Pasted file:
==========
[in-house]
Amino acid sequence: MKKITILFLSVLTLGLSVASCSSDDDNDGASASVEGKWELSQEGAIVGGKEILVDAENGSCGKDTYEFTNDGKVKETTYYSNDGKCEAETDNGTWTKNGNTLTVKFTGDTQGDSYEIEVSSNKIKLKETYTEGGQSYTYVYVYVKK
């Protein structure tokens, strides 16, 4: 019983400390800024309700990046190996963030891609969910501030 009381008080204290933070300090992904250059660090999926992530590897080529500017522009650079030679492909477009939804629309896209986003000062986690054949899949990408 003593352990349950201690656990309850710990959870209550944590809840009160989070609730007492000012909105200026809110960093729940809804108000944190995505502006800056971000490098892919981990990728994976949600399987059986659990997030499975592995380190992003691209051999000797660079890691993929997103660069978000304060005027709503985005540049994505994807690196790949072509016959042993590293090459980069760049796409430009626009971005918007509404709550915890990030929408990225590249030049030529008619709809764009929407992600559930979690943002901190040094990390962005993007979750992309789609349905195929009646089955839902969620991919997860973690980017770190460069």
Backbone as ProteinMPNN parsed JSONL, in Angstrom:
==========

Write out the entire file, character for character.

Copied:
[in-house]
Amino acid sequence: MKKITILFLSVLTLGLSVASCSSDDDNDGASASVEGKWELSQEGAIVGGKEILVDAENGSCGKDTYEFTNDGKVKETTYYSNDGKCEAETDNGTWTKNGNTLTVKFTGDTQGDSYEIEVSSNKIKLKETYTEGGQSYTYVYVYVKK
């Protein structure tokens, strides 16, 4: 019983400390800024309700990046190996963030891609969910501030 009381008080204290933070300090992904250059660090999926992530590897080529500017522009650079030679492909477009939804629309896209986003000062986690054949899949990408 003593352990349950201690656990309850710990959870209550944590809840009160989070609730007492000012909105200026809110960093729940809804108000944190995505502006800056971000490098892919981990990728994976949600399987059986659990997030499975592995380190992003691209051999000797660079890691993929997103660069978000304060005027709503985005540049994505994807690196790949072509016959042993590293090459980069760049796409430009626009971005918007509404709550915890990030929408990225590249030049030529008619709809764009929407992600559930979690943002901190040094990390962005993007979750992309789609349905195929009646089955839902969620991919997860973690980017770190460069």
Backbone as ProteinMPNN parsed JSONL, in Angstrom: